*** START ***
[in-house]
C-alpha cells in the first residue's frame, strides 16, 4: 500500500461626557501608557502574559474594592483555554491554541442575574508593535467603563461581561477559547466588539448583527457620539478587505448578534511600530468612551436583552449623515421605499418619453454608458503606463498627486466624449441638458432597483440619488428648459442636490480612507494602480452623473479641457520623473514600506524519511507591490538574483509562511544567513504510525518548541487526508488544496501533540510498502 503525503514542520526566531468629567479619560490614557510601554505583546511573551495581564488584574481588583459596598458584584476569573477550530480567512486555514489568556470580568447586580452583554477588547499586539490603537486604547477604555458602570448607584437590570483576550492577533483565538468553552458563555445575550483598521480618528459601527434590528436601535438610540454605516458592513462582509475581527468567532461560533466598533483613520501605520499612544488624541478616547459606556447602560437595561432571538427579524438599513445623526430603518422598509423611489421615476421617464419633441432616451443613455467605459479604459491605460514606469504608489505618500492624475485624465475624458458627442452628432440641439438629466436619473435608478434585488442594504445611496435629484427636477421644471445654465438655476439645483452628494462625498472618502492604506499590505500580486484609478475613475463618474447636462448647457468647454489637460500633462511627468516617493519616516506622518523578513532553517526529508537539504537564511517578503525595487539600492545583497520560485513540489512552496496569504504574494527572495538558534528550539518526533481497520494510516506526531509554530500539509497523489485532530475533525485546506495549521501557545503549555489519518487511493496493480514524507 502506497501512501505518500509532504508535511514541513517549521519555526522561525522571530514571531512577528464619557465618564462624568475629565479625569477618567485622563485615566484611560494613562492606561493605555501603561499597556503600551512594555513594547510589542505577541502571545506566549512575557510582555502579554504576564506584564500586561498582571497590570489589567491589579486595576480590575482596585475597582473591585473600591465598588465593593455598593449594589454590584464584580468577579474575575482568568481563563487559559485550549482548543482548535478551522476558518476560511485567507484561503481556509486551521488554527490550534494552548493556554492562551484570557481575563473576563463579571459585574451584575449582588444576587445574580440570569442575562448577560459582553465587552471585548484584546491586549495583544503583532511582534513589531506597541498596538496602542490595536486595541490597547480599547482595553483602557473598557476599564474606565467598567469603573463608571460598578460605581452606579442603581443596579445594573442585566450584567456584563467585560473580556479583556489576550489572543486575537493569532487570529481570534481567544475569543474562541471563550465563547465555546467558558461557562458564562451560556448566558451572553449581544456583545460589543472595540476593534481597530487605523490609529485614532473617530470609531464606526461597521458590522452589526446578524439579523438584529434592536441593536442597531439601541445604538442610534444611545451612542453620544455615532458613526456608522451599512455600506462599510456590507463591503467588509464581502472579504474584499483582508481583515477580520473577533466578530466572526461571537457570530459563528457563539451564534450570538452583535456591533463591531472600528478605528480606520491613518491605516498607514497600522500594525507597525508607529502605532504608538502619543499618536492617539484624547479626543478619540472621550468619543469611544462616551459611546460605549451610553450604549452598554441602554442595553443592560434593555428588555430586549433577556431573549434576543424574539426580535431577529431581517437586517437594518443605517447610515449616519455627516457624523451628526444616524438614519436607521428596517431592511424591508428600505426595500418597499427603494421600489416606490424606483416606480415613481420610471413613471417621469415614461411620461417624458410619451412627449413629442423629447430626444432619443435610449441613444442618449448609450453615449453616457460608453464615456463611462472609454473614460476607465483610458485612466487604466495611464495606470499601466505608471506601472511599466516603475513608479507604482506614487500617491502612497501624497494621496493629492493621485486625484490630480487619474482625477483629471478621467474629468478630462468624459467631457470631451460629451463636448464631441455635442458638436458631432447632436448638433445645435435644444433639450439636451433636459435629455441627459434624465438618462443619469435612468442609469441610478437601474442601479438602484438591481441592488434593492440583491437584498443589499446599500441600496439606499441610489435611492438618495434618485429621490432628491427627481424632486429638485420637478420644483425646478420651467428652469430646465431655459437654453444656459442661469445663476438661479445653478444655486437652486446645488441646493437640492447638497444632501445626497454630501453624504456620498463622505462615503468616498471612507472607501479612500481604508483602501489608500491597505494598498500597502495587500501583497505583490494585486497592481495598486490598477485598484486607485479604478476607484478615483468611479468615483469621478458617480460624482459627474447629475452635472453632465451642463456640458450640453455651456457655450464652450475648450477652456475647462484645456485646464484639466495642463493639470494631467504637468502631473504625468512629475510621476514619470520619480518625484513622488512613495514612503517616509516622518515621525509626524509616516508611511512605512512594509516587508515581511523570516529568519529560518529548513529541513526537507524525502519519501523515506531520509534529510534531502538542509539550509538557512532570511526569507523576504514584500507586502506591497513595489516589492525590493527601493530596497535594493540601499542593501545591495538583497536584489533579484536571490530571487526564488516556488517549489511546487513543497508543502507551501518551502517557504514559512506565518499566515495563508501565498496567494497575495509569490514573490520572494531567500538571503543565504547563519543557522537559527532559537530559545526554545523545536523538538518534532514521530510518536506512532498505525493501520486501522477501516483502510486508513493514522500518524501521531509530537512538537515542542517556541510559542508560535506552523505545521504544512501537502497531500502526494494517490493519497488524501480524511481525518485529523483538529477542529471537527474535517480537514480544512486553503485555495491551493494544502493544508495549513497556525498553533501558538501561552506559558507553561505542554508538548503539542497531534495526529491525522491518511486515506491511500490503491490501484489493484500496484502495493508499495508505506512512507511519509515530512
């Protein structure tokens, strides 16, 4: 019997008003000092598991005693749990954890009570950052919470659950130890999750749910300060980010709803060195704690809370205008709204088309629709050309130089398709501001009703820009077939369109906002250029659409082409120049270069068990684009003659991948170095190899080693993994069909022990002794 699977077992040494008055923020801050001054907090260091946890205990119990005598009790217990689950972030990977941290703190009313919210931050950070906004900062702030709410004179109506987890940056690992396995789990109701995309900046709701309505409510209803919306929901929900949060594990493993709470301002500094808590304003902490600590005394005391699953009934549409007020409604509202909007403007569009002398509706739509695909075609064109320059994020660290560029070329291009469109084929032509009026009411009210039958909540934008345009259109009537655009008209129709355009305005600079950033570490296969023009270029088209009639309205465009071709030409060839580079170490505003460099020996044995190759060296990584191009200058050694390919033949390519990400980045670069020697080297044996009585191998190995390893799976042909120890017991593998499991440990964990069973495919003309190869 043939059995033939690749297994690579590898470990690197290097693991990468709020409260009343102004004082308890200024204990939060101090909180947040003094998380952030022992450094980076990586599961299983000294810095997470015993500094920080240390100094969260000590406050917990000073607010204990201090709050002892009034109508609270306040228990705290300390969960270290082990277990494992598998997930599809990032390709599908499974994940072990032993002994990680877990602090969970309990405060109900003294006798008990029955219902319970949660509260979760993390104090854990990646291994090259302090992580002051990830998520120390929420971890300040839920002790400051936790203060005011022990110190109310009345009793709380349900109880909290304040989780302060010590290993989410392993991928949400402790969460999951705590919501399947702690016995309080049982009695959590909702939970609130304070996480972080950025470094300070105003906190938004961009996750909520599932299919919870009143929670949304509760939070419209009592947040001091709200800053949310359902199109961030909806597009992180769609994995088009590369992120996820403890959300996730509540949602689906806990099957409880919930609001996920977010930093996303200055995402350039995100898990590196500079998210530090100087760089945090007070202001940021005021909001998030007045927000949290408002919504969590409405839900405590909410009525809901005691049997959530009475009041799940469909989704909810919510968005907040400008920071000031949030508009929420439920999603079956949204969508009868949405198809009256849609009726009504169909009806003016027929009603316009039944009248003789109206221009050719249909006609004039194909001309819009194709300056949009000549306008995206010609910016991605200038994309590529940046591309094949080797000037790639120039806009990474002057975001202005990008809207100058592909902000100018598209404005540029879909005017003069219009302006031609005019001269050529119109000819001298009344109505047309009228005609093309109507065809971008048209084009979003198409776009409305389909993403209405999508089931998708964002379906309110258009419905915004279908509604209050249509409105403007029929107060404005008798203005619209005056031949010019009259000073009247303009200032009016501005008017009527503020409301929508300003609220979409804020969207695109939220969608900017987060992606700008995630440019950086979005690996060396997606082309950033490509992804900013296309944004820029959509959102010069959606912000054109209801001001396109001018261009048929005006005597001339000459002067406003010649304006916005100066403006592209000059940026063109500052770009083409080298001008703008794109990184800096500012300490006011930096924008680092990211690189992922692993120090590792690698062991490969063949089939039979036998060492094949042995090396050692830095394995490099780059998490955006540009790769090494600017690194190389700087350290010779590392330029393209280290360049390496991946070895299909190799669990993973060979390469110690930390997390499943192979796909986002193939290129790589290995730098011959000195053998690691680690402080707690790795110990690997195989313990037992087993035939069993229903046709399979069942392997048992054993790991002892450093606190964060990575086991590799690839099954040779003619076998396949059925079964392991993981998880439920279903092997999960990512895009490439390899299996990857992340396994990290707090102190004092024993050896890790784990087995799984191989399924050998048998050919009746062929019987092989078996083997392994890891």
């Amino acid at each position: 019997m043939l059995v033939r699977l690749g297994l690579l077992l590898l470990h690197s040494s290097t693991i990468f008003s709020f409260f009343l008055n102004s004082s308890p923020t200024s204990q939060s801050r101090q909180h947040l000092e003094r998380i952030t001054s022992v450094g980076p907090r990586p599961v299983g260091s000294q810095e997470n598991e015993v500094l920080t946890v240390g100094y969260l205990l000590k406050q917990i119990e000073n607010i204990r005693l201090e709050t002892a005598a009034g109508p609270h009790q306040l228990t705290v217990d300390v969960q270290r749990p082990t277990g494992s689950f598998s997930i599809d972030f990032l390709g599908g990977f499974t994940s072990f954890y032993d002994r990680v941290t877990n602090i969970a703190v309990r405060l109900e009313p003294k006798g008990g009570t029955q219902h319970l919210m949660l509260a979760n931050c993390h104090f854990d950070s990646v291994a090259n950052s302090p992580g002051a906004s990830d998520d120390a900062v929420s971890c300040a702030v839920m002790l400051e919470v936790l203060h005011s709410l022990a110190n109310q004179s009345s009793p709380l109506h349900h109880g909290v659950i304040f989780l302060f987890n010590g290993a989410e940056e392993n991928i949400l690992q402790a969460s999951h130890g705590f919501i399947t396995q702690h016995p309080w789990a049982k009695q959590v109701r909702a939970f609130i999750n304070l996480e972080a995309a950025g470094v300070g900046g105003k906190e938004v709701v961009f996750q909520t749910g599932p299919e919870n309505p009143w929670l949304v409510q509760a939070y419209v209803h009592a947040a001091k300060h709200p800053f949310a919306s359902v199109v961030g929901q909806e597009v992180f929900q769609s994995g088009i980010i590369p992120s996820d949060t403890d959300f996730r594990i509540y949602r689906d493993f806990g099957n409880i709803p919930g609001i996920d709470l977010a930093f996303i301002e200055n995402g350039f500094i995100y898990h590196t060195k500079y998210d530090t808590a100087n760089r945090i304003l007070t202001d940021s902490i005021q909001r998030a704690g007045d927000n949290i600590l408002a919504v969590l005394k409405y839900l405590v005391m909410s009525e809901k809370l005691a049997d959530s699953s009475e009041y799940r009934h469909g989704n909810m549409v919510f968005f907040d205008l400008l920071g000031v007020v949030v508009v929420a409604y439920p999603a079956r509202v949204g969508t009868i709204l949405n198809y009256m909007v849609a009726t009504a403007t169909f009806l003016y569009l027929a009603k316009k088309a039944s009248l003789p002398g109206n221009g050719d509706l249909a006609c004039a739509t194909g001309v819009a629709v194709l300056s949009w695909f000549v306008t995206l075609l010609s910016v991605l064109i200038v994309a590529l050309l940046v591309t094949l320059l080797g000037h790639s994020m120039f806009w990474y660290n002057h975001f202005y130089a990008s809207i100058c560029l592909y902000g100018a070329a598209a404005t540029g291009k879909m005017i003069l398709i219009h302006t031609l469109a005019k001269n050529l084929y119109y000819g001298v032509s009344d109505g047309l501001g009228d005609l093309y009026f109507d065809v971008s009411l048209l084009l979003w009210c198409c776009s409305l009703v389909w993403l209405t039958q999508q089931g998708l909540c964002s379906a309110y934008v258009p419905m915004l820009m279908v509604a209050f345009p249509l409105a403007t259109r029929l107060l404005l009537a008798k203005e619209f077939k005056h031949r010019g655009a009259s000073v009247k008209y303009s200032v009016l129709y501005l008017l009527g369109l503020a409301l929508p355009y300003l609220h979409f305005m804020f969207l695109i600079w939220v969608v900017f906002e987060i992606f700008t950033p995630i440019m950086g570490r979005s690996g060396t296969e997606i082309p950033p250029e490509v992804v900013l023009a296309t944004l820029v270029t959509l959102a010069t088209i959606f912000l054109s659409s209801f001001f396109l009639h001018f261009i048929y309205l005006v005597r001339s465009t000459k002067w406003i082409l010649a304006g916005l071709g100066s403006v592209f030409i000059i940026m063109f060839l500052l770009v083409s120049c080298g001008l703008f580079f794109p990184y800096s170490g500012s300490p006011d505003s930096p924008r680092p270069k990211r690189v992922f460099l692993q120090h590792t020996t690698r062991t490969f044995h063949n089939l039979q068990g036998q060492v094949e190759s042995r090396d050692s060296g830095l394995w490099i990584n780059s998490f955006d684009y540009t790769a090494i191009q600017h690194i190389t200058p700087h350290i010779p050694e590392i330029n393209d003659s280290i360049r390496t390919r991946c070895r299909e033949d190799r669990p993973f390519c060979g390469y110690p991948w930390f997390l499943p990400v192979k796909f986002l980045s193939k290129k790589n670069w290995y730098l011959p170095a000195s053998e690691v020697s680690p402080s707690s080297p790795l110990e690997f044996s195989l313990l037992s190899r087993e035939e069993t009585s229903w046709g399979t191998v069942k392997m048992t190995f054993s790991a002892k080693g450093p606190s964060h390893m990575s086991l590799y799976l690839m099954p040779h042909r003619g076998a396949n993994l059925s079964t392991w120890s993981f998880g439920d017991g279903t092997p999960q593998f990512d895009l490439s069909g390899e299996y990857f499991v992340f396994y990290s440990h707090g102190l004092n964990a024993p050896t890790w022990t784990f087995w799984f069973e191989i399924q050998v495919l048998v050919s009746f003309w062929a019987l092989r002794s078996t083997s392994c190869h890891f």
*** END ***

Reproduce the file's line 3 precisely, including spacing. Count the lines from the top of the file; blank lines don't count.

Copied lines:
């Protein structure tokens, strides 16, 4: 019997008003000092598991005693749990954890009570950052919470659950130890999750749910300060980010709803060195704690809370205008709204088309629709050309130089398709501001009703820009077939369109906002250029659409082409120049270069068990684009003659991948170095190899080693993994069909022990002794 699977077992040494008055923020801050001054907090260091946890205990119990005598009790217990689950972030990977941290703190009313919210931050950070906004900062702030709410004179109506987890940056690992396995789990109701995309900046709701309505409510209803919306929901929900949060594990493993709470301002500094808590304003902490600590005394005391699953009934549409007020409604509202909007403007569009002398509706739509695909075609064109320059994020660290560029070329291009469109084929032509009026009411009210039958909540934008345009259109009537655009008209129709355009305005600079950033570490296969023009270029088209009639309205465009071709030409060839580079170490505003460099020996044995190759060296990584191009200058050694390919033949390519990400980045670069020697080297044996009585191998190995390893799976042909120890017991593998499991440990964990069973495919003309190869 043939059995033939690749297994690579590898470990690197290097693991990468709020409260009343102004004082308890200024204990939060101090909180947040003094998380952030022992450094980076990586599961299983000294810095997470015993500094920080240390100094969260000590406050917990000073607010204990201090709050002892009034109508609270306040228990705290300390969960270290082990277990494992598998997930599809990032390709599908499974994940072990032993002994990680877990602090969970309990405060109900003294006798008990029955219902319970949660509260979760993390104090854990990646291994090259302090992580002051990830998520120390929420971890300040839920002790400051936790203060005011022990110190109310009345009793709380349900109880909290304040989780302060010590290993989410392993991928949400402790969460999951705590919501399947702690016995309080049982009695959590909702939970609130304070996480972080950025470094300070105003906190938004961009996750909520599932299919919870009143929670949304509760939070419209009592947040001091709200800053949310359902199109961030909806597009992180769609994995088009590369992120996820403890959300996730509540949602689906806990099957409880919930609001996920977010930093996303200055995402350039995100898990590196500079998210530090100087760089945090007070202001940021005021909001998030007045927000949290408002919504969590409405839900405590909410009525809901005691049997959530009475009041799940469909989704909810919510968005907040400008920071000031949030508009929420439920999603079956949204969508009868949405198809009256849609009726009504169909009806003016027929009603316009039944009248003789109206221009050719249909006609004039194909001309819009194709300056949009000549306008995206010609910016991605200038994309590529940046591309094949080797000037790639120039806009990474002057975001202005990008809207100058592909902000100018598209404005540029879909005017003069219009302006031609005019001269050529119109000819001298009344109505047309009228005609093309109507065809971008048209084009979003198409776009409305389909993403209405999508089931998708964002379906309110258009419905915004279908509604209050249509409105403007029929107060404005008798203005619209005056031949010019009259000073009247303009200032009016501005008017009527503020409301929508300003609220979409804020969207695109939220969608900017987060992606700008995630440019950086979005690996060396997606082309950033490509992804900013296309944004820029959509959102010069959606912000054109209801001001396109001018261009048929005006005597001339000459002067406003010649304006916005100066403006592209000059940026063109500052770009083409080298001008703008794109990184800096500012300490006011930096924008680092990211690189992922692993120090590792690698062991490969063949089939039979036998060492094949042995090396050692830095394995490099780059998490955006540009790769090494600017690194190389700087350290010779590392330029393209280290360049390496991946070895299909190799669990993973060979390469110690930390997390499943192979796909986002193939290129790589290995730098011959000195053998690691680690402080707690790795110990690997195989313990037992087993035939069993229903046709399979069942392997048992054993790991002892450093606190964060990575086991590799690839099954040779003619076998396949059925079964392991993981998880439920279903092997999960990512895009490439390899299996990857992340396994990290707090102190004092024993050896890790784990087995799984191989399924050998048998050919009746062929019987092989078996083997392994890891």